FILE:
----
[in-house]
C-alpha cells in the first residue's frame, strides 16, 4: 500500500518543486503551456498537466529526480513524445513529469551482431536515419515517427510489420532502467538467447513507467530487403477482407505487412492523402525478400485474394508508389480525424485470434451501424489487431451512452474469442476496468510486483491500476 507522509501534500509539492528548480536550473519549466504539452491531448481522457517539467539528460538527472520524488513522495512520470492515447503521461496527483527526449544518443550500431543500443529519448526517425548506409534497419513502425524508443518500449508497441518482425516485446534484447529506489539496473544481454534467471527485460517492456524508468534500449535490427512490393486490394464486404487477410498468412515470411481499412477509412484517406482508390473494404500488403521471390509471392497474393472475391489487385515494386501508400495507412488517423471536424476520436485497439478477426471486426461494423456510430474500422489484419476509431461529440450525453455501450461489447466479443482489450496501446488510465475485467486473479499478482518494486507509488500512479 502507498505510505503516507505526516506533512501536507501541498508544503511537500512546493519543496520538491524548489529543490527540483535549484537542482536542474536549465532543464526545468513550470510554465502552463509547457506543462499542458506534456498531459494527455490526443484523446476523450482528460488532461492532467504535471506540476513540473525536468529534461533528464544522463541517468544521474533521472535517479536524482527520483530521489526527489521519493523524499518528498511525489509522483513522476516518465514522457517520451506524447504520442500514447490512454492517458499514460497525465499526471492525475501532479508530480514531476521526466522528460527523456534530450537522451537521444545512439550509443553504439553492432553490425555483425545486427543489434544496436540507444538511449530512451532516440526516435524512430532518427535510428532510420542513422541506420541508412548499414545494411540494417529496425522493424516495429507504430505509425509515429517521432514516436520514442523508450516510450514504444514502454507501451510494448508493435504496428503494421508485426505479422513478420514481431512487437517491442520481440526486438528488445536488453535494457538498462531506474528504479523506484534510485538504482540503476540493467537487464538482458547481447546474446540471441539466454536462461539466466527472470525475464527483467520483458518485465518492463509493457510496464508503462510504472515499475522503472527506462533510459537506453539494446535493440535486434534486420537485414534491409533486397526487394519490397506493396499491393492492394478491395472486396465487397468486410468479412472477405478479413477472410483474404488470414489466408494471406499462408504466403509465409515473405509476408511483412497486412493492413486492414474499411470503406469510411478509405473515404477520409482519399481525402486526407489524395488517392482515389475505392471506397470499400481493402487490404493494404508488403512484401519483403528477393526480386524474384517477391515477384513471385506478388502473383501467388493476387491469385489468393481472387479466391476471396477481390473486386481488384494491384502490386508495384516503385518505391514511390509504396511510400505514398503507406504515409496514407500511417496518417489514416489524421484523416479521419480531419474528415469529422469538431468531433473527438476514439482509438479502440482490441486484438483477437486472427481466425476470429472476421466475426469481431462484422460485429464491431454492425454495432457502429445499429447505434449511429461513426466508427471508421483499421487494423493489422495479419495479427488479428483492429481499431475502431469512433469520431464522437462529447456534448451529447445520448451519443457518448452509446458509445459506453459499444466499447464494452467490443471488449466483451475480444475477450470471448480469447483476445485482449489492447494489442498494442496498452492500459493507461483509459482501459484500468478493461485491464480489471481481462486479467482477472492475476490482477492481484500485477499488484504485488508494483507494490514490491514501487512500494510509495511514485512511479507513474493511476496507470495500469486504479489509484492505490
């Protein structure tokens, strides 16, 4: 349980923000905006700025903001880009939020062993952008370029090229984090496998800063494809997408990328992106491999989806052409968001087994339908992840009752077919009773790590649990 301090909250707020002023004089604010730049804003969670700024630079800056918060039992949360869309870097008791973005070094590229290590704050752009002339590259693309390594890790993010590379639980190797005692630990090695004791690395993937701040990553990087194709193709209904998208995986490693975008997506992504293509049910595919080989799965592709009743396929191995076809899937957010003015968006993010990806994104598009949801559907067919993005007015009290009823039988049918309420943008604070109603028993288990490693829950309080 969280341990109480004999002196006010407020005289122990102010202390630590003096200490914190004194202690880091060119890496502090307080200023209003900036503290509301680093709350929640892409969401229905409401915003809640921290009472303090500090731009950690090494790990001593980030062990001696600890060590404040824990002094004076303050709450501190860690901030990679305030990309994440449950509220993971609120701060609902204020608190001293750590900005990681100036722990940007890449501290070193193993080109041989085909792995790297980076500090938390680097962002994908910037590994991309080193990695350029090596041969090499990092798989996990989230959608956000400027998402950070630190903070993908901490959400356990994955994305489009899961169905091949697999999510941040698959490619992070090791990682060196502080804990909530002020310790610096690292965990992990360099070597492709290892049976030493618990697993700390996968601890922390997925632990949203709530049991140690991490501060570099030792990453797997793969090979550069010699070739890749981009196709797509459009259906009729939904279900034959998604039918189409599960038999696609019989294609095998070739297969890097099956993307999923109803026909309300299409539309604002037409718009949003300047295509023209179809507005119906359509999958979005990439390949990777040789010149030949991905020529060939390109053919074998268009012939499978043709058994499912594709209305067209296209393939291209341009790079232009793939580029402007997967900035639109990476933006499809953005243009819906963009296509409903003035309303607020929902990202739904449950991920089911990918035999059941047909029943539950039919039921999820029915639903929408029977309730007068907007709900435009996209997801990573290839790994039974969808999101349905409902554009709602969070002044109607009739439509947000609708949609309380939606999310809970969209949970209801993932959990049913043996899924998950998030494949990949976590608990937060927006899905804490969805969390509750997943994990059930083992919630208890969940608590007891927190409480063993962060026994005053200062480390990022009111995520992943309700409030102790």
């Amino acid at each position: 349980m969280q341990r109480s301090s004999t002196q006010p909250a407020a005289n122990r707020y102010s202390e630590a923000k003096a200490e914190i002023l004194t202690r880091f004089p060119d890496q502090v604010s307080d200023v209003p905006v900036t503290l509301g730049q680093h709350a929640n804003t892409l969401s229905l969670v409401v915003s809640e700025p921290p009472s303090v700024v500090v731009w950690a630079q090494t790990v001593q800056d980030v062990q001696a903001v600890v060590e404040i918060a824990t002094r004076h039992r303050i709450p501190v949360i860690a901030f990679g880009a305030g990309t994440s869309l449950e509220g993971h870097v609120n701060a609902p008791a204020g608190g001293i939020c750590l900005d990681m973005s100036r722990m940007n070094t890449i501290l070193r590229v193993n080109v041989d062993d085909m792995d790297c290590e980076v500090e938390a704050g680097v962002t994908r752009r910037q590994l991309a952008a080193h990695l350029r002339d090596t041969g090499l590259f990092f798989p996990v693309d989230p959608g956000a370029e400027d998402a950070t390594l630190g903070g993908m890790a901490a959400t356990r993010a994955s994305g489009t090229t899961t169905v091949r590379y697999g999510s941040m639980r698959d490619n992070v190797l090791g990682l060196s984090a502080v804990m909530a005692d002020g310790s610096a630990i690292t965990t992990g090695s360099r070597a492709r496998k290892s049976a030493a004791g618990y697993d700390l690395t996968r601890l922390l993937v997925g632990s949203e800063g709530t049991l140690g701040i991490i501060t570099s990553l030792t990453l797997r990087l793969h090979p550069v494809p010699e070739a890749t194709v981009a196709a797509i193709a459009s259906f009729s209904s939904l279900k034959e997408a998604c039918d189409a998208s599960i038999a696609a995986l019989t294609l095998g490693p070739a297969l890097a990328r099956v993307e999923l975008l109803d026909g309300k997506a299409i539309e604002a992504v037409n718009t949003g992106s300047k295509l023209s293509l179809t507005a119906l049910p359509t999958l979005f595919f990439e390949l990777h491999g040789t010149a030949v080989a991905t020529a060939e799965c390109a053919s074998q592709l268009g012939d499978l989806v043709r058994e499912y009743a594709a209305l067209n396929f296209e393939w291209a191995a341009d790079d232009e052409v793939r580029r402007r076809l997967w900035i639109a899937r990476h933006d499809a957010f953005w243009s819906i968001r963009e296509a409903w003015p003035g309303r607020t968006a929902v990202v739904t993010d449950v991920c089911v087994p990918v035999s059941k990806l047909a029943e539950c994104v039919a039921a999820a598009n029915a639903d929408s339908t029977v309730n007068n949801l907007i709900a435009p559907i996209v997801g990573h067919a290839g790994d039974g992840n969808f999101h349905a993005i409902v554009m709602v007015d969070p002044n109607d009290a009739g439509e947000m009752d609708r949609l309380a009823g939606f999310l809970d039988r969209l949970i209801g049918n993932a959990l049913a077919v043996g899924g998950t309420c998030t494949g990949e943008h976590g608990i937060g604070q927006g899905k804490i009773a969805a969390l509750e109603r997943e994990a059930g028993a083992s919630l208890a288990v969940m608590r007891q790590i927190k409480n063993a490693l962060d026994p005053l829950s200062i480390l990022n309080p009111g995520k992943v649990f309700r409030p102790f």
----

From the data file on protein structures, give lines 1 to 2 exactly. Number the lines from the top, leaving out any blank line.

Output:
[in-house]
C-alpha cells in the first residue's frame, strides 16, 4: 500500500518543486503551456498537466529526480513524445513529469551482431536515419515517427510489420532502467538467447513507467530487403477482407505487412492523402525478400485474394508508389480525424485470434451501424489487431451512452474469442476496468510486483491500476 507522509501534500509539492528548480536550473519549466504539452491531448481522457517539467539528460538527472520524488513522495512520470492515447503521461496527483527526449544518443550500431543500443529519448526517425548506409534497419513502425524508443518500449508497441518482425516485446534484447529506489539496473544481454534467471527485460517492456524508468534500449535490427512490393486490394464486404487477410498468412515470411481499412477509412484517406482508390473494404500488403521471390509471392497474393472475391489487385515494386501508400495507412488517423471536424476520436485497439478477426471486426461494423456510430474500422489484419476509431461529440450525453455501450461489447466479443482489450496501446488510465475485467486473479499478482518494486507509488500512479 502507498505510505503516507505526516506533512501536507501541498508544503511537500512546493519543496520538491524548489529543490527540483535549484537542482536542474536549465532543464526545468513550470510554465502552463509547457506543462499542458506534456498531459494527455490526443484523446476523450482528460488532461492532467504535471506540476513540473525536468529534461533528464544522463541517468544521474533521472535517479536524482527520483530521489526527489521519493523524499518528498511525489509522483513522476516518465514522457517520451506524447504520442500514447490512454492517458499514460497525465499526471492525475501532479508530480514531476521526466522528460527523456534530450537522451537521444545512439550509443553504439553492432553490425555483425545486427543489434544496436540507444538511449530512451532516440526516435524512430532518427535510428532510420542513422541506420541508412548499414545494411540494417529496425522493424516495429507504430505509425509515429517521432514516436520514442523508450516510450514504444514502454507501451510494448508493435504496428503494421508485426505479422513478420514481431512487437517491442520481440526486438528488445536488453535494457538498462531506474528504479523506484534510485538504482540503476540493467537487464538482458547481447546474446540471441539466454536462461539466466527472470525475464527483467520483458518485465518492463509493457510496464508503462510504472515499475522503472527506462533510459537506453539494446535493440535486434534486420537485414534491409533486397526487394519490397506493396499491393492492394478491395472486396465487397468486410468479412472477405478479413477472410483474404488470414489466408494471406499462408504466403509465409515473405509476408511483412497486412493492413486492414474499411470503406469510411478509405473515404477520409482519399481525402486526407489524395488517392482515389475505392471506397470499400481493402487490404493494404508488403512484401519483403528477393526480386524474384517477391515477384513471385506478388502473383501467388493476387491469385489468393481472387479466391476471396477481390473486386481488384494491384502490386508495384516503385518505391514511390509504396511510400505514398503507406504515409496514407500511417496518417489514416489524421484523416479521419480531419474528415469529422469538431468531433473527438476514439482509438479502440482490441486484438483477437486472427481466425476470429472476421466475426469481431462484422460485429464491431454492425454495432457502429445499429447505434449511429461513426466508427471508421483499421487494423493489422495479419495479427488479428483492429481499431475502431469512433469520431464522437462529447456534448451529447445520448451519443457518448452509446458509445459506453459499444466499447464494452467490443471488449466483451475480444475477450470471448480469447483476445485482449489492447494489442498494442496498452492500459493507461483509459482501459484500468478493461485491464480489471481481462486479467482477472492475476490482477492481484500485477499488484504485488508494483507494490514490491514501487512500494510509495511514485512511479507513474493511476496507470495500469486504479489509484492505490